Kinematics of the Great Kavir fault inferred from a structural analysis of the Pees Kuh Complex, Jandaq area, central Iran
Published:December 21, 2017
Sasan Bagheri, Razieh Madhanifard, Foruzan Zahabi, 2017. "Kinematics of the Great Kavir fault inferred from a structural analysis of the Pees Kuh Complex, Jandaq area, central Iran", Tectonic Evolution, Collision, and Seismicity of Southwest Asia: In Honor of Manuel Berberian’s Forty-Five Years of Research Contributions, Rasoul Sorkhabi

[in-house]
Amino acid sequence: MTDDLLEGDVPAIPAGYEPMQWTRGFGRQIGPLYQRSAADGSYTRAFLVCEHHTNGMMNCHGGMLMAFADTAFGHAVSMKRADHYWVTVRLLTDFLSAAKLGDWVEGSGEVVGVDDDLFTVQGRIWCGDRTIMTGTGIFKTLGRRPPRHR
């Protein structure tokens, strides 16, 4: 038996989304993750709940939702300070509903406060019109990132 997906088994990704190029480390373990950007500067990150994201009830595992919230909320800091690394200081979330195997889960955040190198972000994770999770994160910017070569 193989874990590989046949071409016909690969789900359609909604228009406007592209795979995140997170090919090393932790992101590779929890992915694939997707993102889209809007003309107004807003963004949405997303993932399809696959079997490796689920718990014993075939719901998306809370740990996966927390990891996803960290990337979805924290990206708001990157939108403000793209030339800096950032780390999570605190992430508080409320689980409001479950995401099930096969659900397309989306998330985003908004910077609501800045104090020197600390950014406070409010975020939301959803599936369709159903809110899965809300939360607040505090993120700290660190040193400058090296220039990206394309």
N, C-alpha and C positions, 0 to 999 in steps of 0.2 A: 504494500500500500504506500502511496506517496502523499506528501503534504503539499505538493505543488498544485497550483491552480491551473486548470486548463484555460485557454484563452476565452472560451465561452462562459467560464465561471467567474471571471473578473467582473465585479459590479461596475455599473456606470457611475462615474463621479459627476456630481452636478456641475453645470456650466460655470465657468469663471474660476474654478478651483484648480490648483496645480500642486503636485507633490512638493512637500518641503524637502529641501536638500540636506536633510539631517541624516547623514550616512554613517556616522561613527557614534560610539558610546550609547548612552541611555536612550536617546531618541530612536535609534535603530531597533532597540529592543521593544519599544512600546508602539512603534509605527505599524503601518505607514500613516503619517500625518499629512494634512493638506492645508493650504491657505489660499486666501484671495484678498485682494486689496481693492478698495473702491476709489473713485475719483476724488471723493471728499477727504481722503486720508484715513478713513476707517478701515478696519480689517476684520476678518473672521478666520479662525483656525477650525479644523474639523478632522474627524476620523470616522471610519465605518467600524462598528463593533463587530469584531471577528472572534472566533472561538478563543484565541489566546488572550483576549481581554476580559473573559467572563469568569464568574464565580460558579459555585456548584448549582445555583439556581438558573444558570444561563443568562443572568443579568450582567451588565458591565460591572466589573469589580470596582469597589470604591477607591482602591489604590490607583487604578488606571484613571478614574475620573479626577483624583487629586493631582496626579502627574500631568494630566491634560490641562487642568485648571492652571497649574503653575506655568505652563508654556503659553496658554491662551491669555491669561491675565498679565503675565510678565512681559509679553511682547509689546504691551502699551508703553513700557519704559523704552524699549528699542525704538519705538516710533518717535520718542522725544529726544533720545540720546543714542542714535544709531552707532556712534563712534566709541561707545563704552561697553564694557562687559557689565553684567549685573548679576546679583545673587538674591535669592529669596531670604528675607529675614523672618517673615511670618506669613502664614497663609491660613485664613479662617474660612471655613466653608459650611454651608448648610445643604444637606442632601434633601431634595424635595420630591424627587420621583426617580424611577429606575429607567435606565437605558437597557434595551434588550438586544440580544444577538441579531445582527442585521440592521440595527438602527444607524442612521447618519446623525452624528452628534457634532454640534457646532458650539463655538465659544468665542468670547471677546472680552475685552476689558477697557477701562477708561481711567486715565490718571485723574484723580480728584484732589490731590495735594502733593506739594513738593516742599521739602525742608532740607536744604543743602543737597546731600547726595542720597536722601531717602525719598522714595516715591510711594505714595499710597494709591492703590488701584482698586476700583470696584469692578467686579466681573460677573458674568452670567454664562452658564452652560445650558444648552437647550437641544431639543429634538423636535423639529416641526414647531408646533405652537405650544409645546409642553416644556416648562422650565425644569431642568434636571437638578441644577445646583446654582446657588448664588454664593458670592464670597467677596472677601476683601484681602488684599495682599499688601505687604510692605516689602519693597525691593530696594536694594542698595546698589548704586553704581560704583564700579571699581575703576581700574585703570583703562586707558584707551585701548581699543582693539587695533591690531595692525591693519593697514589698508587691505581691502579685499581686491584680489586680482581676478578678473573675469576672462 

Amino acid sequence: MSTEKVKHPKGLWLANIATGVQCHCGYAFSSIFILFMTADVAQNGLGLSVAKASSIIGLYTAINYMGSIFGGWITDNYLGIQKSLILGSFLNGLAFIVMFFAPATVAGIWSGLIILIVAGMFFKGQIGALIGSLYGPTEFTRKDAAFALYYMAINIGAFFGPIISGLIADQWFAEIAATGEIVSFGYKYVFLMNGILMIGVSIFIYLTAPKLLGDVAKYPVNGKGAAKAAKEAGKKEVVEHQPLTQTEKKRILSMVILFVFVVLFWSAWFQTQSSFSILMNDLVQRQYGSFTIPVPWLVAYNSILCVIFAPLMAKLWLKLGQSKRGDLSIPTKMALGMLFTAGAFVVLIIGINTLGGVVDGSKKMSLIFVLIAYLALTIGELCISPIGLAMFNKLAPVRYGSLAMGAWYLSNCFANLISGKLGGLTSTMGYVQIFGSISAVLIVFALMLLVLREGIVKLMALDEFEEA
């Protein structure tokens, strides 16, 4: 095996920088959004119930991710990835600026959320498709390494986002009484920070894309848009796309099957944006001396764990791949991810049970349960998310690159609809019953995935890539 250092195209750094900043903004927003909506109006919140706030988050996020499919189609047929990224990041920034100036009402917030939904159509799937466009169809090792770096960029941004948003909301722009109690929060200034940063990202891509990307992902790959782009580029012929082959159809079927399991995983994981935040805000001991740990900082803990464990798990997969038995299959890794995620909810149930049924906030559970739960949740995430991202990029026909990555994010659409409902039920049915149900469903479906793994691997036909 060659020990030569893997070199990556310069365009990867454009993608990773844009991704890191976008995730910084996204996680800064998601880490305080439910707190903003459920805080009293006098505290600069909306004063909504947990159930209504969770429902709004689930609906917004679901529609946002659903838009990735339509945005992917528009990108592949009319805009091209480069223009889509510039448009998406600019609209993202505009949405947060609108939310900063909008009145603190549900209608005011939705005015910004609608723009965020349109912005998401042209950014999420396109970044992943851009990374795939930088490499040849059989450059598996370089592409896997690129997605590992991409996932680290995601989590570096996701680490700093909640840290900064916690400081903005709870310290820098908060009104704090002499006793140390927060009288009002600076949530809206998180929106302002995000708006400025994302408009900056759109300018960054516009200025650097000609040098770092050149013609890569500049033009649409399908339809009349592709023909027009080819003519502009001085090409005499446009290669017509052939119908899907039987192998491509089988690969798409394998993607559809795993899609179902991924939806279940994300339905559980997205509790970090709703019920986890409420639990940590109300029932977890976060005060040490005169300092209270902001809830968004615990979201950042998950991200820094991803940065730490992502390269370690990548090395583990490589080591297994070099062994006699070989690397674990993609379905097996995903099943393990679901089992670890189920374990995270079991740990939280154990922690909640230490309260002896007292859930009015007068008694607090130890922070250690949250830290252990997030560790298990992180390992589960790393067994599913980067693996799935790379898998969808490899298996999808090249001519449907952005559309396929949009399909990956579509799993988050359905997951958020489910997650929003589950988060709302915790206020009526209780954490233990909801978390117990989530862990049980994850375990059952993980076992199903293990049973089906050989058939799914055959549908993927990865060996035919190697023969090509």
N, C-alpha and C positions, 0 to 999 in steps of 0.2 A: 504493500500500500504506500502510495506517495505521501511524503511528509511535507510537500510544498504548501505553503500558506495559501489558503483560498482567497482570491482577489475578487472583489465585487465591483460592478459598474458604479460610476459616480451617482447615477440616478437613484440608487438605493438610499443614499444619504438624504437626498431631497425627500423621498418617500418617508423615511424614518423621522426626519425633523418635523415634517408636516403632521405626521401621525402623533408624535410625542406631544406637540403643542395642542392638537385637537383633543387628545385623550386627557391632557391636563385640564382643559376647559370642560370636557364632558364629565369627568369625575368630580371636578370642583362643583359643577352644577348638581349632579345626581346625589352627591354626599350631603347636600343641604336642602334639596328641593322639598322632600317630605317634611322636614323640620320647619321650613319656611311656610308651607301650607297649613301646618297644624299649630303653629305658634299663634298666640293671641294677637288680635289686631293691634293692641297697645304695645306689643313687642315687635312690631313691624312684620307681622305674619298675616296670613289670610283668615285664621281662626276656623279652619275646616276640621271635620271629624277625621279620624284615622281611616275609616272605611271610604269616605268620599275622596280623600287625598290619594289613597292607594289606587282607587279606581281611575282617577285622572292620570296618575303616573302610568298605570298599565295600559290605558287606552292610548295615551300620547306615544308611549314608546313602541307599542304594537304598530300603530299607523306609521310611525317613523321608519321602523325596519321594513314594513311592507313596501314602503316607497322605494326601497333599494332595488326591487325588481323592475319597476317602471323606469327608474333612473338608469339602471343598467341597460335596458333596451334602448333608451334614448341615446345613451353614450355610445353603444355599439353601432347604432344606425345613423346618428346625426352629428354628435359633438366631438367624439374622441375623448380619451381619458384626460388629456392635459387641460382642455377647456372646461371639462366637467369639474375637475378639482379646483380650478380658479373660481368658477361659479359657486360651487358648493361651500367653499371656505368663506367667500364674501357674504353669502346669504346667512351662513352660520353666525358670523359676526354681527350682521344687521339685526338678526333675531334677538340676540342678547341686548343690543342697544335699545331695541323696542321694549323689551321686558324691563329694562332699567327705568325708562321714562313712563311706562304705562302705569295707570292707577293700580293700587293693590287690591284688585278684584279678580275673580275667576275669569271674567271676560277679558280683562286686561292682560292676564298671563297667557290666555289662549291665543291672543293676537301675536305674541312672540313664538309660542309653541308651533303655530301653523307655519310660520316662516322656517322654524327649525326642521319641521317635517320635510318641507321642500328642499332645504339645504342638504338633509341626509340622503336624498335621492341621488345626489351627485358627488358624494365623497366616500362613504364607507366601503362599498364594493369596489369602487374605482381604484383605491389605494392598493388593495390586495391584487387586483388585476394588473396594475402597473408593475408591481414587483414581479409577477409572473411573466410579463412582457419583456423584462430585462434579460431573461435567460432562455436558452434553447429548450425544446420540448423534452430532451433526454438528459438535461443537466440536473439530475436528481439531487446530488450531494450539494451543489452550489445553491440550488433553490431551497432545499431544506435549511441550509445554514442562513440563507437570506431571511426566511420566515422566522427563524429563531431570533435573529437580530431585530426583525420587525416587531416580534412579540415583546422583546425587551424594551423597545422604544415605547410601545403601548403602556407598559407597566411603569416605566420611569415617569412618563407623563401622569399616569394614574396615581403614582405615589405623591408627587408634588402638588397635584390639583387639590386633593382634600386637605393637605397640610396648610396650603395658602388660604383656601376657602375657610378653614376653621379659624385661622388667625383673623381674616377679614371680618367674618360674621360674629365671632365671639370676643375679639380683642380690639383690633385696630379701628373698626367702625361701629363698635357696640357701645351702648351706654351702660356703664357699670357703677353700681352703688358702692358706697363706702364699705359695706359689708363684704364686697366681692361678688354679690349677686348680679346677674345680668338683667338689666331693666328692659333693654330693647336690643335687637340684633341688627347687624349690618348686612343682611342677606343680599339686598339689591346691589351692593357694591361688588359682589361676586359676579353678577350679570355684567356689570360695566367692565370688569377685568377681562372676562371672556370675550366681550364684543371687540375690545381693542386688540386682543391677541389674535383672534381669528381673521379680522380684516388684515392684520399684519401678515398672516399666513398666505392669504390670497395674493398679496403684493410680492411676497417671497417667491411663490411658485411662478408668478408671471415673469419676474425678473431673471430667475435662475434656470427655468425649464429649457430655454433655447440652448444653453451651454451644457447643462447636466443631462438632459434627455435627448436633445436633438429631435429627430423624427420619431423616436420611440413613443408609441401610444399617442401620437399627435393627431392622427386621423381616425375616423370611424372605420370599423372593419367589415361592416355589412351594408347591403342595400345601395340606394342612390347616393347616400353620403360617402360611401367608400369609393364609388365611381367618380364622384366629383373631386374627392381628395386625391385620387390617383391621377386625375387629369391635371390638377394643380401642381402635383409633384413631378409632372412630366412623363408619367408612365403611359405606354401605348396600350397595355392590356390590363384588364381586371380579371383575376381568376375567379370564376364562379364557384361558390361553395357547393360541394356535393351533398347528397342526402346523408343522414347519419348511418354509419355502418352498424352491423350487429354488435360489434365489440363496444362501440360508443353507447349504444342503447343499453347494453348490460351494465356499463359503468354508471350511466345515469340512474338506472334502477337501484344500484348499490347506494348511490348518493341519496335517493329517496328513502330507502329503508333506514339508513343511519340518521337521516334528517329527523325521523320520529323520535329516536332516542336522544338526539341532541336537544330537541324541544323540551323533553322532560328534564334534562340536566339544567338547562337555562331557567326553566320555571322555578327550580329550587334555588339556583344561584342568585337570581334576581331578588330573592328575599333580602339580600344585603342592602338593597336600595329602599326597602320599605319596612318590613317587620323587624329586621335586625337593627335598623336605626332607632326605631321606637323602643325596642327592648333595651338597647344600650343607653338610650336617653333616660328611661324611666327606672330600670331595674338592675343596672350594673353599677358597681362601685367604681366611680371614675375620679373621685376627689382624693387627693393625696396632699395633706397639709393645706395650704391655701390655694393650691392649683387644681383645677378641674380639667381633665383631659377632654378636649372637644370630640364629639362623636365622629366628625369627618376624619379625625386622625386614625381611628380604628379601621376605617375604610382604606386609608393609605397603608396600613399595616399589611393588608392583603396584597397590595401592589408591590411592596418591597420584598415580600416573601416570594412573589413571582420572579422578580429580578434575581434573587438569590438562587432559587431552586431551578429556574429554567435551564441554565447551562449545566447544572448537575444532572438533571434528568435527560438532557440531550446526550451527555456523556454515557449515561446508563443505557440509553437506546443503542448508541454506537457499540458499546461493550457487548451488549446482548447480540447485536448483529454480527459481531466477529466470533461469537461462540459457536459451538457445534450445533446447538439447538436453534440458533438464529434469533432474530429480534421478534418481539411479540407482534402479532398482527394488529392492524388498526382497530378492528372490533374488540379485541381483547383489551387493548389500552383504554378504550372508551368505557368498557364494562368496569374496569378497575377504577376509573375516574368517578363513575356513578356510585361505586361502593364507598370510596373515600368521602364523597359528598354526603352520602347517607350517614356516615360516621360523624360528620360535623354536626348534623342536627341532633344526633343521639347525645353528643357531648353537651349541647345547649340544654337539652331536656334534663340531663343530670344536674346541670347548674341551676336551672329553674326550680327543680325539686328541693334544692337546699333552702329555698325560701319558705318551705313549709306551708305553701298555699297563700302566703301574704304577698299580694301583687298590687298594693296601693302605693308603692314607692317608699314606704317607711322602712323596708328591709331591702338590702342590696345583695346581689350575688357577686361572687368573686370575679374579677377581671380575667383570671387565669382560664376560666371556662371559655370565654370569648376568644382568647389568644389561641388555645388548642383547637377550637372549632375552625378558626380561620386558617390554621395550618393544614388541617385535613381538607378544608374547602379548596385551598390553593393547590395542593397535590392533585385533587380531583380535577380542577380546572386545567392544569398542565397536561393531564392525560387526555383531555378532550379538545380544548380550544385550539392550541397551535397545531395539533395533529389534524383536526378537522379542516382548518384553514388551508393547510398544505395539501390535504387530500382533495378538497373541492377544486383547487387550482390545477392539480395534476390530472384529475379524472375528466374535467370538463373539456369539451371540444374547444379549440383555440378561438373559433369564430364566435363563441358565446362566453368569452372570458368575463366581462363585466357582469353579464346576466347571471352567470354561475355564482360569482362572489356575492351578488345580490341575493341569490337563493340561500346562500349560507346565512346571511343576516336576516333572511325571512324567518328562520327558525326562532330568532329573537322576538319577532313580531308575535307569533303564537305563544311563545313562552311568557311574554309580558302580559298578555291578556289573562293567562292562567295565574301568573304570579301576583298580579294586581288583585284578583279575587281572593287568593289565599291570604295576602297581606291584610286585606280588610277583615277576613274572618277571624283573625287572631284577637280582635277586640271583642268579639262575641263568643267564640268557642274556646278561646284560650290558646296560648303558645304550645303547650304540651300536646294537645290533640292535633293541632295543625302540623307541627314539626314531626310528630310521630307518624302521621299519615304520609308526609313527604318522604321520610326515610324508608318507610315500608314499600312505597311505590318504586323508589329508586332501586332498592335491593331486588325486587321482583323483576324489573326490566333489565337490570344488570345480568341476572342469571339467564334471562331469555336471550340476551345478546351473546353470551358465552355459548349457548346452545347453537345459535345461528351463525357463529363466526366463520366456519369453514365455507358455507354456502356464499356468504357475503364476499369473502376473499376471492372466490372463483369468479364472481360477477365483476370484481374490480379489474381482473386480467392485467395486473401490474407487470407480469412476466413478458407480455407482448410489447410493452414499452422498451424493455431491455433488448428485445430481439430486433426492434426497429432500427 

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A significant part of the convergence between the Iranian and Arabian plates since the late Cenozoic has been accommodated by several strike-slip faults, especially in the eastern and central areas of Iran. The Great Kavir fault is one of the cases in which there is little consensus regarding its kinematics, mechanism of development, and tectonic history, mainly due to a lack of detailed studies. Field and satellite image studies of the Pees Kuh Complex, a well-preserved Cenozoic structure that developed upon the Great Kavir fault near Jandaq, in central Iran, suggest a virtually perfect, positive-flower structure. It is argued that the Pees Kuh Complex is the result of a combination of both left strike-slip and reverse dip-slip displacements on the Great Kavir fault. The main structural elements comprising this flower structure are as follows: a Paleogene sedimentary assemblage, composed of an array of thrust faults with NW to EW trends, thrusted upon the Great Kavir block; a few reverse faults with N to NW dips at the southern side of the Great Kavir fault; several synthetic en echelon faults; and a number of antithetic NW-trending en echelon faults. In addition, left-stepping en echelon folds with NW-trending axial planes are recognizable. The Pees Kuh Complex shows a thrust sequence of an upward-verging antiform structure including overturned folds formed of middle to late Eocene marl and sandstone beds. These sheets have a nearly vertical position at their roots, mainly confined to the Great Kavir fault, which changes to a horizontal position further along the fault. Because the thrusts transported middle-late Eocene rocks atop Oligocene-Miocene red beds and are, in turn, covered by Pliocene-age continental beds, the age of the Pees Kuh Complex is inferred to be younger than the Miocene. Considerable left-lateral displacement of the Great Kavir fault in the Jandaq area is confirmed by geometrically measured counterclockwise rotation of ~20° of the faulted blocks around approximately vertical axes relative to the Great Kavir fault in the Godar-e-Siah area. This study, in addition to other previous lithological evidence gathered from the Jandaq area, demonstrates deformation of the Pees Kuh Complex as a reactivation of an older regional fracture, such as a suture zone, as the Paleogene sedimentary rocks were subjected to a different stress field in late Cenozoic times.